"The I Ching also known as the Book of Change represents a profound effort on the part of it's authors to observe the relationship between the behavior of humans and the constantly changing structure of the universe. The basic assumption put forth by the I Ching is that change (action) is not an isolated phenomena, but in fact affects every other facet of existence synchronistically." ~The Illustrated I Ching, RL Wing

sound familiar?

further, the I Ching quite naturally becomes a powerful perception tool..... just like the sutras, it's beyond words and letters, and koan commentaries. I've used it on and off since 1988. The ancient Chinese is a mystery as such in translation yet It's always felt like I'm speaking to myself but I didn't know it. It is no more than a reflection of the world around us and how we relate to it.... if we pay attention we may notice a fresh view. If the Tarot is used properly it can function in this way as can many other appearances.

There are 64 hexagrams... a hexagram consists of 6 lines ... thus two trigrams with 3 lines each, in various configurations of smooth and broken lines like this: ------ or --- --- and then there are transformations where one kind of line will change from smooth to broken ... like changing to chapter 2/impermance. The imagery is taken from nature, mountains, clouds, water, heaven and earth, etc. Typically, coins are tossed to determine each line. (I have ancient Chinese coins) Sometimes, just looking at the lines reveals an energy at play.... then the reading seems aligned with the lines. It is good to soften around the ancient patriarchy, intellectual aspect and ancient languaging, still, it speaks loud and clear.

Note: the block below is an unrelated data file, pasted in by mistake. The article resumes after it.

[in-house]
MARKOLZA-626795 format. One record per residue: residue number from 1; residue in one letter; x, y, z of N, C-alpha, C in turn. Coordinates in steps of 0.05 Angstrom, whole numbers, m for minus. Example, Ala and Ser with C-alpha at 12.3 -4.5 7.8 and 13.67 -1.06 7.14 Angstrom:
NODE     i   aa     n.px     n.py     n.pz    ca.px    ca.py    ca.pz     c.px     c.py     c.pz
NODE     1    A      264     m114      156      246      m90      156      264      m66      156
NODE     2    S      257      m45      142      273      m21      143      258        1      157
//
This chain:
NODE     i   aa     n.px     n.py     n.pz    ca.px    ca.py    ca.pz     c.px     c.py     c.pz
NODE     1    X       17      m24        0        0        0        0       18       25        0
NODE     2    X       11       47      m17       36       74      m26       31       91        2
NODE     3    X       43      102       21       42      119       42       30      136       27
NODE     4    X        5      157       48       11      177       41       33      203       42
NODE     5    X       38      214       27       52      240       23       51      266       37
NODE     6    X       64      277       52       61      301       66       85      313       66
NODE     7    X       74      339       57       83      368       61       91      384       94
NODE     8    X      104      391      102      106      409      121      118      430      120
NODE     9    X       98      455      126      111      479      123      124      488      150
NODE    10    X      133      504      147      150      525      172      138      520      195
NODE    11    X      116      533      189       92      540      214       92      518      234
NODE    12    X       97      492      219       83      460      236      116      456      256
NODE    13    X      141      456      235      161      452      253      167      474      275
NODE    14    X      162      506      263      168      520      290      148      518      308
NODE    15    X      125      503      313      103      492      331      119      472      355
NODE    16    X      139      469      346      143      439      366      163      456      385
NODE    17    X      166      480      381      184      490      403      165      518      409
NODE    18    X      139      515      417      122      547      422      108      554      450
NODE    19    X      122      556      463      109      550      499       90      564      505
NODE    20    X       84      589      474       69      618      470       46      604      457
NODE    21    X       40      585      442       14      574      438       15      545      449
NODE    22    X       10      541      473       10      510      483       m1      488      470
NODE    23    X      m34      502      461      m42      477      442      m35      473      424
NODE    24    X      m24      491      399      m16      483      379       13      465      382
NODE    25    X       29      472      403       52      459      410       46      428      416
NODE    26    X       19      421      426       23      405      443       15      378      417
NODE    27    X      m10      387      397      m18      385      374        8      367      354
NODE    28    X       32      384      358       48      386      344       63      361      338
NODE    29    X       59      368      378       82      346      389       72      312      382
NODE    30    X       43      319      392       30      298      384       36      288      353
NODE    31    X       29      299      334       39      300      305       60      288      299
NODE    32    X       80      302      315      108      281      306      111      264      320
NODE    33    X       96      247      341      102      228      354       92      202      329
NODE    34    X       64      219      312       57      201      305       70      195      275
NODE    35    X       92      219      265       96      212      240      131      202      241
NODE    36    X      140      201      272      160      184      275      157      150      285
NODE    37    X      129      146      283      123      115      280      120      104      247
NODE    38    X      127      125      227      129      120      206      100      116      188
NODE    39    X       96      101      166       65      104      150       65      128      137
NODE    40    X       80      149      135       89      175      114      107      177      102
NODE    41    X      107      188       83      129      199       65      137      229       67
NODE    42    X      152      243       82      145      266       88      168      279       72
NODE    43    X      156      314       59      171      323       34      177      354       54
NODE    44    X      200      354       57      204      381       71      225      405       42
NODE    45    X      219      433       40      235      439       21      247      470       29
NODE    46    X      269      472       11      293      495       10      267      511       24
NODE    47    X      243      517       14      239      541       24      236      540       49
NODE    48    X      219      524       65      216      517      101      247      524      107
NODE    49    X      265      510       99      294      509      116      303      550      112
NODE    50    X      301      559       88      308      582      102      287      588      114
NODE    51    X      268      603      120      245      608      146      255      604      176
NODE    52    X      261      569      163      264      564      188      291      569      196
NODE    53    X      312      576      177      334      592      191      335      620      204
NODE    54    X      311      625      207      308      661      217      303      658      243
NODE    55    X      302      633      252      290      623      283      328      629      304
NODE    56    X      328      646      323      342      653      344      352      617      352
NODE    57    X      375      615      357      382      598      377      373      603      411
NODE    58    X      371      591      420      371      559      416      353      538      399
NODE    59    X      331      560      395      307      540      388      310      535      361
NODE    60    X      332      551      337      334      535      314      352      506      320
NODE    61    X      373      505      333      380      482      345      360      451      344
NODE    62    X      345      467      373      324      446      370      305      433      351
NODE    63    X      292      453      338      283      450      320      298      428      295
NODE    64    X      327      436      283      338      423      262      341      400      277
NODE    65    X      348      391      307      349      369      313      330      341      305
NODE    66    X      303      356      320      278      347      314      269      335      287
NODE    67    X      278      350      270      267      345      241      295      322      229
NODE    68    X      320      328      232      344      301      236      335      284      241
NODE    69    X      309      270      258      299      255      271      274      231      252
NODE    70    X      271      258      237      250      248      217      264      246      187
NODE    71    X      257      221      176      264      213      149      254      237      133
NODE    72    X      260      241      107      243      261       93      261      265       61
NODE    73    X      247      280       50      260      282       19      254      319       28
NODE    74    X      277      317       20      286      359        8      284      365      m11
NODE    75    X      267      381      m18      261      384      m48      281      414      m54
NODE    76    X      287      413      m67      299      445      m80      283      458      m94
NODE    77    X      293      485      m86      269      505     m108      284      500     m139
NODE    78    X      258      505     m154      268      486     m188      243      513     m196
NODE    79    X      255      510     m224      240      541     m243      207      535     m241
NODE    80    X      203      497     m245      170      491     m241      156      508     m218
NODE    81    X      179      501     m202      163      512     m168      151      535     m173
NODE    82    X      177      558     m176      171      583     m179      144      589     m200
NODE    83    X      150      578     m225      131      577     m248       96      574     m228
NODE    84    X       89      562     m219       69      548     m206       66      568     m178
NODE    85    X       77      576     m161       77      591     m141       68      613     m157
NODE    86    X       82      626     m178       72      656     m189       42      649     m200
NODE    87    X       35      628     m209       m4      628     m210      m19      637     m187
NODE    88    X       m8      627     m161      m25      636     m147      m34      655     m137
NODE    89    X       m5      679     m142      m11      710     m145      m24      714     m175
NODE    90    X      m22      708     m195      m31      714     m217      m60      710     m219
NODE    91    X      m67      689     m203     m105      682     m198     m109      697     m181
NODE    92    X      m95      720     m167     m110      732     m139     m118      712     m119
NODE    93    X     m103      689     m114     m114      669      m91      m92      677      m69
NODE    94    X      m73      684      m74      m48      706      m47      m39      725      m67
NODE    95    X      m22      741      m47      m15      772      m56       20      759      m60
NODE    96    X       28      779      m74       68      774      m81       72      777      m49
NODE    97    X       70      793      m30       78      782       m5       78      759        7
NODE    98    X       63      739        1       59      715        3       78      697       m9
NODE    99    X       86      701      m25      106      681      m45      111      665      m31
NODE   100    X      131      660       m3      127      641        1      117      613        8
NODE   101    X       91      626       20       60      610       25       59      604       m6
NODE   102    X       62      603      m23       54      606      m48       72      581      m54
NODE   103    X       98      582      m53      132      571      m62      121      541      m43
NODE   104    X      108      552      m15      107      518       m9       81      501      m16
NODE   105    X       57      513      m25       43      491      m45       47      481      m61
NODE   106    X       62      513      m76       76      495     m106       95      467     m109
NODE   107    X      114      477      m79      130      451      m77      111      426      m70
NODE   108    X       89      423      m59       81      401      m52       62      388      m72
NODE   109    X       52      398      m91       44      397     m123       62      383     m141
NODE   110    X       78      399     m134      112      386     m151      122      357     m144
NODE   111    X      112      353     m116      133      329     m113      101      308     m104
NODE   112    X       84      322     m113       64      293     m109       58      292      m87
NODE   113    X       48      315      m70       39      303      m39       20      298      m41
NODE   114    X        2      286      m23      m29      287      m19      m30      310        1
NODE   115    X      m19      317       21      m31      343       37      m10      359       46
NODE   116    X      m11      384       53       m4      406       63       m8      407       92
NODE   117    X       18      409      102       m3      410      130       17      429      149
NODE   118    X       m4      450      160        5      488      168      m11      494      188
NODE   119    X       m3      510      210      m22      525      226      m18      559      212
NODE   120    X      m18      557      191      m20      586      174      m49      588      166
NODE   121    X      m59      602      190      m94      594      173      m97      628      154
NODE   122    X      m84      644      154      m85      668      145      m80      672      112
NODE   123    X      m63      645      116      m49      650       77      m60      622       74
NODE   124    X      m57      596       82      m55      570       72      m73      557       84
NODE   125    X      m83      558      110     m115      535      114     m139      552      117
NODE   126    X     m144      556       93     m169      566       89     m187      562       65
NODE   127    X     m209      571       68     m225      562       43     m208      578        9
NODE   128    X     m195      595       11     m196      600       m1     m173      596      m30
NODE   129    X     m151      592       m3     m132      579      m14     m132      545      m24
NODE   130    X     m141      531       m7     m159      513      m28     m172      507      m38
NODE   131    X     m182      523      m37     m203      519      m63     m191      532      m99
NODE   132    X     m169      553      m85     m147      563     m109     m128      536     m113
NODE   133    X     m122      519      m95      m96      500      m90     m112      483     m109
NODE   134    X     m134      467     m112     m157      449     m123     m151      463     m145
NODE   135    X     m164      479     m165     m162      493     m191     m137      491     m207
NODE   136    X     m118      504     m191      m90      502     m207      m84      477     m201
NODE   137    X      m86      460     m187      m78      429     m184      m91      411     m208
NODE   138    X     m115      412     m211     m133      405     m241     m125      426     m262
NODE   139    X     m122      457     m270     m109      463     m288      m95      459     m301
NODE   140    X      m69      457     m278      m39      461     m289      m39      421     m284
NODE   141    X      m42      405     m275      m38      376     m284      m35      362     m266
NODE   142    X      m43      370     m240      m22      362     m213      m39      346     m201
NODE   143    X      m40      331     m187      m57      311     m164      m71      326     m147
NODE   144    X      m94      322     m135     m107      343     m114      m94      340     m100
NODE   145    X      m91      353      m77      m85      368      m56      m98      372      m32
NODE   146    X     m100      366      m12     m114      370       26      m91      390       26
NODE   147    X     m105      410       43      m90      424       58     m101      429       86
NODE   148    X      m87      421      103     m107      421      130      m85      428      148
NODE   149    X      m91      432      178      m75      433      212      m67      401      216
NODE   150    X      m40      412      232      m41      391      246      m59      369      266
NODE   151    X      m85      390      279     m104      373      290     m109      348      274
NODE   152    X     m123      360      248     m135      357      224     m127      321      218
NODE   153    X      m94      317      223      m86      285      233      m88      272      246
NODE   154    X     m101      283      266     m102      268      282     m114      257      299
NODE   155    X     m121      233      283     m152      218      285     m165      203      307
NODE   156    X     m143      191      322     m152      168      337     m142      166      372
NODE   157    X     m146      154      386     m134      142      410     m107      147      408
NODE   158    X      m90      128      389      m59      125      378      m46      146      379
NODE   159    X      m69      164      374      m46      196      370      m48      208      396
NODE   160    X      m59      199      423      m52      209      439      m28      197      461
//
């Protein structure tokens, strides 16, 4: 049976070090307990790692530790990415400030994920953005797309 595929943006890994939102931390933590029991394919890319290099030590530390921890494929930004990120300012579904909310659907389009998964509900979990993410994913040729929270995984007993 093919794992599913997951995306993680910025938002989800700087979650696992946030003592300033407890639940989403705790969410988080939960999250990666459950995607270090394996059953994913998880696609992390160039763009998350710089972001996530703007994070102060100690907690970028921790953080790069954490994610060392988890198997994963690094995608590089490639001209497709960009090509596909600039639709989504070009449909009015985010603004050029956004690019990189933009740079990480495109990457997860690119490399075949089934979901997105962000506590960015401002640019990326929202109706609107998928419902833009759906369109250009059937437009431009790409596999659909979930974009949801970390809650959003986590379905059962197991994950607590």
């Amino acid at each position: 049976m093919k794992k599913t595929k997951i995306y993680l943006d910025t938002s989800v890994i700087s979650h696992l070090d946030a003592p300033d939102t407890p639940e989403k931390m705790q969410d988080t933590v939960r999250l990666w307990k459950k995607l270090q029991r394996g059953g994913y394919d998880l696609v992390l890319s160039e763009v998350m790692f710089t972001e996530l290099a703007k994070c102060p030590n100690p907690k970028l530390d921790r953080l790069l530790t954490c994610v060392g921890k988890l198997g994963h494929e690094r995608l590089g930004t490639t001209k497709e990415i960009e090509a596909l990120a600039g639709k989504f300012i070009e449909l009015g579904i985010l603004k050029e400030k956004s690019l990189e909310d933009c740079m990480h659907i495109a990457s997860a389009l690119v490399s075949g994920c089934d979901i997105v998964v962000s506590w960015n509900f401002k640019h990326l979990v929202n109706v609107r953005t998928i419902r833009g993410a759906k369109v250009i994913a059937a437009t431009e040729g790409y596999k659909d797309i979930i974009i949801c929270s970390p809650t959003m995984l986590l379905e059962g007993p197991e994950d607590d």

Here is the beginning image for Hexagram 25, the lines

------- ..... above, Ch'ien The creative. heaven ... upper trigram
-------
------- ........ fourth line

--- --- .... below, Chen The arousing thunder ... lower trigram
--- ---
-------
:
25 - Innocence
Innocence brings exceptional progress. There is an advantage in correct persistence. If someone does not act appropriately, it would be a mistake. There is no advantage toward moving to a goal.